Viveca Odlind


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    Viveca Odlind MD, Department of Woman and Child Health, Uppsala University, Uppsala,
    and Medical Products Agency, Uppsala, Sweden,

    Reduction of unintended pregnancy and the subsequent need for induced abortion is a
    great challenge to everyone working with contraceptive method development or family
    planning services. Today, a number of effective and safe contraceptive methods are
    available, but consistent and correct use remains a problem and discontinuation rates are
    often high, particularly with barriers and oral pills. Intrauterine devices (IUD) are among
    methods that can provide a high degree of compliance and continuation.
    Modern copper IUDs are highly effective, safe, long–acting, easy to insert, reversible, do
    not interfere with sexual life and are inexpensive and could therefore be expected to be
    highly acceptable to many women. However, use of the IUD varies considerably between
    countries. Whereas IUDs are used by 30-40% of fertile women in China, in the USA, only
    1–2% of women use an IUD. In the Nordic countries it has been estimated that around
    20% of fertile women use IUDs.
    Important issues surrounding IUD use include the risk of PID. Safety concerns and
    litigations regarding the Dalkon Shield IUD and PID, originating in the 1970s, continue to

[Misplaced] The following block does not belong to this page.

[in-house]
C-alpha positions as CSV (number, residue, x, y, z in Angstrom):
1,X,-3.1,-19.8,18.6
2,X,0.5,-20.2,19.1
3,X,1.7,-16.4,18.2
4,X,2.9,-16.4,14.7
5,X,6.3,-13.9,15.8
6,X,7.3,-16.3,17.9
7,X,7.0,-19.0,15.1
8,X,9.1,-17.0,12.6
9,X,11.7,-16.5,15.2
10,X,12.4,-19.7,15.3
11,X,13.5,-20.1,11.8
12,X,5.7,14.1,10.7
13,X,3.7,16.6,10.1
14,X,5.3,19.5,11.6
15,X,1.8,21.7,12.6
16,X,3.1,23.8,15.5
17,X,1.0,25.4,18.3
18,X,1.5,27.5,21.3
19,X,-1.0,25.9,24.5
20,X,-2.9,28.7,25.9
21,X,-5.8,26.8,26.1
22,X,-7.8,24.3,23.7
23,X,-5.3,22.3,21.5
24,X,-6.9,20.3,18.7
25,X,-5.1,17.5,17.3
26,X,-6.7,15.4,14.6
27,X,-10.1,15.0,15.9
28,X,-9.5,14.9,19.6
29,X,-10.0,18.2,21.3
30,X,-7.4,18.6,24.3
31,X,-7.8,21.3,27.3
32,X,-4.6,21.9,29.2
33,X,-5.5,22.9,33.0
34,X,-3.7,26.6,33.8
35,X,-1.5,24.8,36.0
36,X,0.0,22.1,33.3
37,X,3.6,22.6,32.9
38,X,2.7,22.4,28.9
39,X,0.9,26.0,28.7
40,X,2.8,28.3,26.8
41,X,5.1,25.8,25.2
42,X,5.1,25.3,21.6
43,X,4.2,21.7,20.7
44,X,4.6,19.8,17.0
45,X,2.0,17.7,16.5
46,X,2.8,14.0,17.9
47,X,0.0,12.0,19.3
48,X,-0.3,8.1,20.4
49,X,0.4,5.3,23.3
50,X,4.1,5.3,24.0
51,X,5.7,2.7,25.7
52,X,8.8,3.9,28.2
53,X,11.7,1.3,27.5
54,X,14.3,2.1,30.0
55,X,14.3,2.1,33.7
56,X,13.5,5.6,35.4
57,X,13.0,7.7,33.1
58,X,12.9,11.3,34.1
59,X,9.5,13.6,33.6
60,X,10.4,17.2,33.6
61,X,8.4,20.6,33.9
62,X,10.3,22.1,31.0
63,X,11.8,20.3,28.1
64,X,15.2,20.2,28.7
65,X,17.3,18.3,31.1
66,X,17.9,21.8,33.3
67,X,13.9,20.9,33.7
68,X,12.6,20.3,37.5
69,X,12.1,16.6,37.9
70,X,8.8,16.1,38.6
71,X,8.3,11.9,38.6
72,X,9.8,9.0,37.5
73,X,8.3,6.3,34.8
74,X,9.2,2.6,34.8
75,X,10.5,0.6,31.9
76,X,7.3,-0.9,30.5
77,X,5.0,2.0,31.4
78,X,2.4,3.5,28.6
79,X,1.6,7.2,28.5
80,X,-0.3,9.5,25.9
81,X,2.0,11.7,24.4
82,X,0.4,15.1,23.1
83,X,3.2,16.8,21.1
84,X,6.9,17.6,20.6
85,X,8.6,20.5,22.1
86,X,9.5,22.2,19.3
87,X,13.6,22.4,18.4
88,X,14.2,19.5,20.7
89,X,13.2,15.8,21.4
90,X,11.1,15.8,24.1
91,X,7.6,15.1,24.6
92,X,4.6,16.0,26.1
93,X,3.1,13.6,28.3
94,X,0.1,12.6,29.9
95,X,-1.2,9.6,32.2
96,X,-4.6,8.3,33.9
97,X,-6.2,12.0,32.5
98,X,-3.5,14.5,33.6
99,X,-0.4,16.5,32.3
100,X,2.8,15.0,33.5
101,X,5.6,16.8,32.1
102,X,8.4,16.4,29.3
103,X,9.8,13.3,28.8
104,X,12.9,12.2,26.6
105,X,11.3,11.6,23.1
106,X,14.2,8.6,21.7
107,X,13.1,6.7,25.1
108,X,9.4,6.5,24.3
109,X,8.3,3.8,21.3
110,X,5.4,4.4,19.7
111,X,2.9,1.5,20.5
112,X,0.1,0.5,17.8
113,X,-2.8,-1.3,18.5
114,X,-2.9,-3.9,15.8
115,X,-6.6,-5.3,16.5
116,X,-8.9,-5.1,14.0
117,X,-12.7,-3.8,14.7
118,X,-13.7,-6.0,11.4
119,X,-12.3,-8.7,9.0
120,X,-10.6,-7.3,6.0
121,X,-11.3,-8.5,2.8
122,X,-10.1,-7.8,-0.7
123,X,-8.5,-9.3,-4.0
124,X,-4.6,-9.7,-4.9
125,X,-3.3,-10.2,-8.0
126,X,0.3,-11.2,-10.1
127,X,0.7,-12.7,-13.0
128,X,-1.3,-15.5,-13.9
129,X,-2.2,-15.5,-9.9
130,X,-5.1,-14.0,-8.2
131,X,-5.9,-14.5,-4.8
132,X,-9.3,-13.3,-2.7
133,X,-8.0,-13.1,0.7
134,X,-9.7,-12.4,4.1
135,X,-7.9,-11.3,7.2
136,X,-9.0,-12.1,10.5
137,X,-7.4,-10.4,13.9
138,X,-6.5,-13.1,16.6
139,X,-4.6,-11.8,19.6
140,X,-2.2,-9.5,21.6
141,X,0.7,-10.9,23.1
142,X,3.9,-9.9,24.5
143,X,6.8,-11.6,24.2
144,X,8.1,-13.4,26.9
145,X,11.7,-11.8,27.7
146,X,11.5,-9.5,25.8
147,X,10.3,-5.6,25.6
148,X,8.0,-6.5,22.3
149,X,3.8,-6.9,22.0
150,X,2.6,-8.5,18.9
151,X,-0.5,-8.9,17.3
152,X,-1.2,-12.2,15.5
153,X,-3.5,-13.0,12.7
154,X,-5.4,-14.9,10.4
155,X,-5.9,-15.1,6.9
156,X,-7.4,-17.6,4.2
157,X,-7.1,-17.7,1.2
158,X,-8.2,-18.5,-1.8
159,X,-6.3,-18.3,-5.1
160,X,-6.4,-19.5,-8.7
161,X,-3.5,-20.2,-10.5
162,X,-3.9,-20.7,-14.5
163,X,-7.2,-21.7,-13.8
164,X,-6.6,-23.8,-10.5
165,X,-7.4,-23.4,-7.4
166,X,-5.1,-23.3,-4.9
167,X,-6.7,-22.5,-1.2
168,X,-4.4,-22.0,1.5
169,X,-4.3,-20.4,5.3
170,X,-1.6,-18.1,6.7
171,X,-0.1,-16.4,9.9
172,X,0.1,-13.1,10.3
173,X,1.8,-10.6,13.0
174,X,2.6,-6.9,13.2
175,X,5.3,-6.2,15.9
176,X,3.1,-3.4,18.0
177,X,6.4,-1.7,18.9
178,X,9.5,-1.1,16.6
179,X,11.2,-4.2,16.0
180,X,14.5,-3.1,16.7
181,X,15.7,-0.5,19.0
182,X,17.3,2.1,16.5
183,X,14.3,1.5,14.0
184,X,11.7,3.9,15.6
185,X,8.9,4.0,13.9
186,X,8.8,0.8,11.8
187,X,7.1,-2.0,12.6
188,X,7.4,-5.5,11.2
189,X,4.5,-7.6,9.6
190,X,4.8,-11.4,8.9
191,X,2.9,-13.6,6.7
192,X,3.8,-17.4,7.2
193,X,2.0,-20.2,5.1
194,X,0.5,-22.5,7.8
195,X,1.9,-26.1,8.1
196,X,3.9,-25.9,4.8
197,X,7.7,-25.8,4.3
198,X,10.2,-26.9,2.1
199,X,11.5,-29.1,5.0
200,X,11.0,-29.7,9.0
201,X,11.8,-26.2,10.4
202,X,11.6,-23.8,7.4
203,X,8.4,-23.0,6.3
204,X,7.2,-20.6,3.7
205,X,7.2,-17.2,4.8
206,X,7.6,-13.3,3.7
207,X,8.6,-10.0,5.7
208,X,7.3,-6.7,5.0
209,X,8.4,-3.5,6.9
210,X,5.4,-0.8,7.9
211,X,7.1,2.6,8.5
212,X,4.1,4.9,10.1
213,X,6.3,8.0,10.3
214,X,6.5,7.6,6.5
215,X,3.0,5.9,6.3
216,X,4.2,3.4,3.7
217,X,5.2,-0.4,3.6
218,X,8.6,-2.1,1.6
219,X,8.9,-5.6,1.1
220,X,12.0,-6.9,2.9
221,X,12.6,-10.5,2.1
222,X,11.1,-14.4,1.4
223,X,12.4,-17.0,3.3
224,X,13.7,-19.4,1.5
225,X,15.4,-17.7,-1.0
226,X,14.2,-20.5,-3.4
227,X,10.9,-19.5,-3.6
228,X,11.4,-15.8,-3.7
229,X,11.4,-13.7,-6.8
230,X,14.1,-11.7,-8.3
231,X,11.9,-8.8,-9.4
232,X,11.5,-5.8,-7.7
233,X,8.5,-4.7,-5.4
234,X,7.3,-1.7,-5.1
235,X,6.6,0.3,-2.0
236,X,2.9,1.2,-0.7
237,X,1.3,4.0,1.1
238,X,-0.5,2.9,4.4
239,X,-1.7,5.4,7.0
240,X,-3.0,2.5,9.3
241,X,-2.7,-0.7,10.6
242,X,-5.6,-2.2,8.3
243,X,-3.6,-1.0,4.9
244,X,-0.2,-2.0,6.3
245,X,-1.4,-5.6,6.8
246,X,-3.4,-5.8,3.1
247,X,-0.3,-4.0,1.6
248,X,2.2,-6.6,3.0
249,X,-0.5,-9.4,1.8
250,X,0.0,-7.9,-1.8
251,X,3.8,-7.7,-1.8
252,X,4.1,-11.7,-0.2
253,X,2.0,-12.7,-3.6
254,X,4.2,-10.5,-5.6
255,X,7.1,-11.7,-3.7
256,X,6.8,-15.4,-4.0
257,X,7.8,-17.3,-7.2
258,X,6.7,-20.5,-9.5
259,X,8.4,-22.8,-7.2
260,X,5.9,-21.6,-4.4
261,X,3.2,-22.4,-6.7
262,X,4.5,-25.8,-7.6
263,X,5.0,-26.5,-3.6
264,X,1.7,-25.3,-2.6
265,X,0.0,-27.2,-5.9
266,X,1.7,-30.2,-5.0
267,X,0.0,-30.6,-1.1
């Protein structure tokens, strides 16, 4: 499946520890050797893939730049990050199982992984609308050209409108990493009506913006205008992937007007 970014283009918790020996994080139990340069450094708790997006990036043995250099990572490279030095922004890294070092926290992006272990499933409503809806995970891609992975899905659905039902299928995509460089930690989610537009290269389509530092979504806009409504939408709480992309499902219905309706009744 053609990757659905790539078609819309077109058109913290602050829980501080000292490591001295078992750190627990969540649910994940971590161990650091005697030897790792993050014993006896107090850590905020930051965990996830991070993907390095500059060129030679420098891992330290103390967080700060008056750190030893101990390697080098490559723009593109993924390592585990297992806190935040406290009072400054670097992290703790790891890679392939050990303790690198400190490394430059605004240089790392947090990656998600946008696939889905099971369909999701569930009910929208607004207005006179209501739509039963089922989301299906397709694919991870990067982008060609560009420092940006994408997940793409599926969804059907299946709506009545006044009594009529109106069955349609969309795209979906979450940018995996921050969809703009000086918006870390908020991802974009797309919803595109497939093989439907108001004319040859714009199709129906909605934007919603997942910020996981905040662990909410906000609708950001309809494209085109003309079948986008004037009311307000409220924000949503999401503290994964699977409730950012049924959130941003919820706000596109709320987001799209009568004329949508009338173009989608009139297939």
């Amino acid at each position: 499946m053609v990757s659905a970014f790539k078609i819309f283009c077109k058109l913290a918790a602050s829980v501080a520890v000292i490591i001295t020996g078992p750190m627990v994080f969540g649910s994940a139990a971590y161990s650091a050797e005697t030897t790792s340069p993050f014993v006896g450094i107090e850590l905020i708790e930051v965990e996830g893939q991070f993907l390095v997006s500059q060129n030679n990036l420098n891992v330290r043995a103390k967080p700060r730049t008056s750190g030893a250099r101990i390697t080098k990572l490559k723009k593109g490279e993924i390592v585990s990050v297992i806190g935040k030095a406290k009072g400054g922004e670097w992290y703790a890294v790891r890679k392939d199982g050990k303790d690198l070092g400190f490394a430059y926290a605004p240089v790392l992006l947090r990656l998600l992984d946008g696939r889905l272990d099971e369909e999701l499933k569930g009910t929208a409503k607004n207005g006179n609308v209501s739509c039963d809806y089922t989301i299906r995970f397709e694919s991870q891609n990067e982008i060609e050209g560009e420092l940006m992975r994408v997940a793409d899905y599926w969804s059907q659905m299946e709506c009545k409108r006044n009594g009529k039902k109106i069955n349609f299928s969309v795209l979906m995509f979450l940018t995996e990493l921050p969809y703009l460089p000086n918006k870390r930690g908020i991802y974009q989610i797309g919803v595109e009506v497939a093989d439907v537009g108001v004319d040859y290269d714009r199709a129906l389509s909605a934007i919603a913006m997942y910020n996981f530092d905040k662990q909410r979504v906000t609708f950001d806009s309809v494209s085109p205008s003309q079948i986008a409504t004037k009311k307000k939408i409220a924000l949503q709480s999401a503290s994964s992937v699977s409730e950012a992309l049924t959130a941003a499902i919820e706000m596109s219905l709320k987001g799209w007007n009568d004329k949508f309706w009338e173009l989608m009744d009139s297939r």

taint the reputation of all IUDs, even now, 30 years later. Recent reviews of studies on the
    risk of PID have provided reassuring data about the safety of IUDs in women at low risk for
    STI, suggesting that development of PID is most strongly related to the insertion process
    and to the background risk of STI but not to continued IUD use. According to WHO
    medical eligibility criteria for contraceptive use, IUDs could generally be used also by
    nulliparous women in monogamous relationships.
    The mechanism of action of copper IUDs has been extensively studied and most evidence
    suggests that the main contraceptive effect is exerted through prevention of fertilisation.
    IUD use should, therefore, not be a concern to those who would object to a method which
    only prevented implantation of a fertilized ovum. 

    The levonorgestrel-releasing IUD (LNG-IUD), through its efficacy and non-contraceptive
    benefits on menstrual blood loss, is particularly suitable to women in their later
    reproductive years. The low dose of levonorgestrel results in little interference with the
    ovarian cycle and few systemic effects. Studies of users of the LNG-IUD have not
    suggested an increased risk of breast cancer.
    Whilst intrauterine contraception is one of the most important long–term family planning
    methods, there are common perceptions which can limit method acceptability. Therefore, it
    is important that careful counselling, medical follow–up and removal facilities always
    accompany promotion and use of intrauterine contraceptive methods.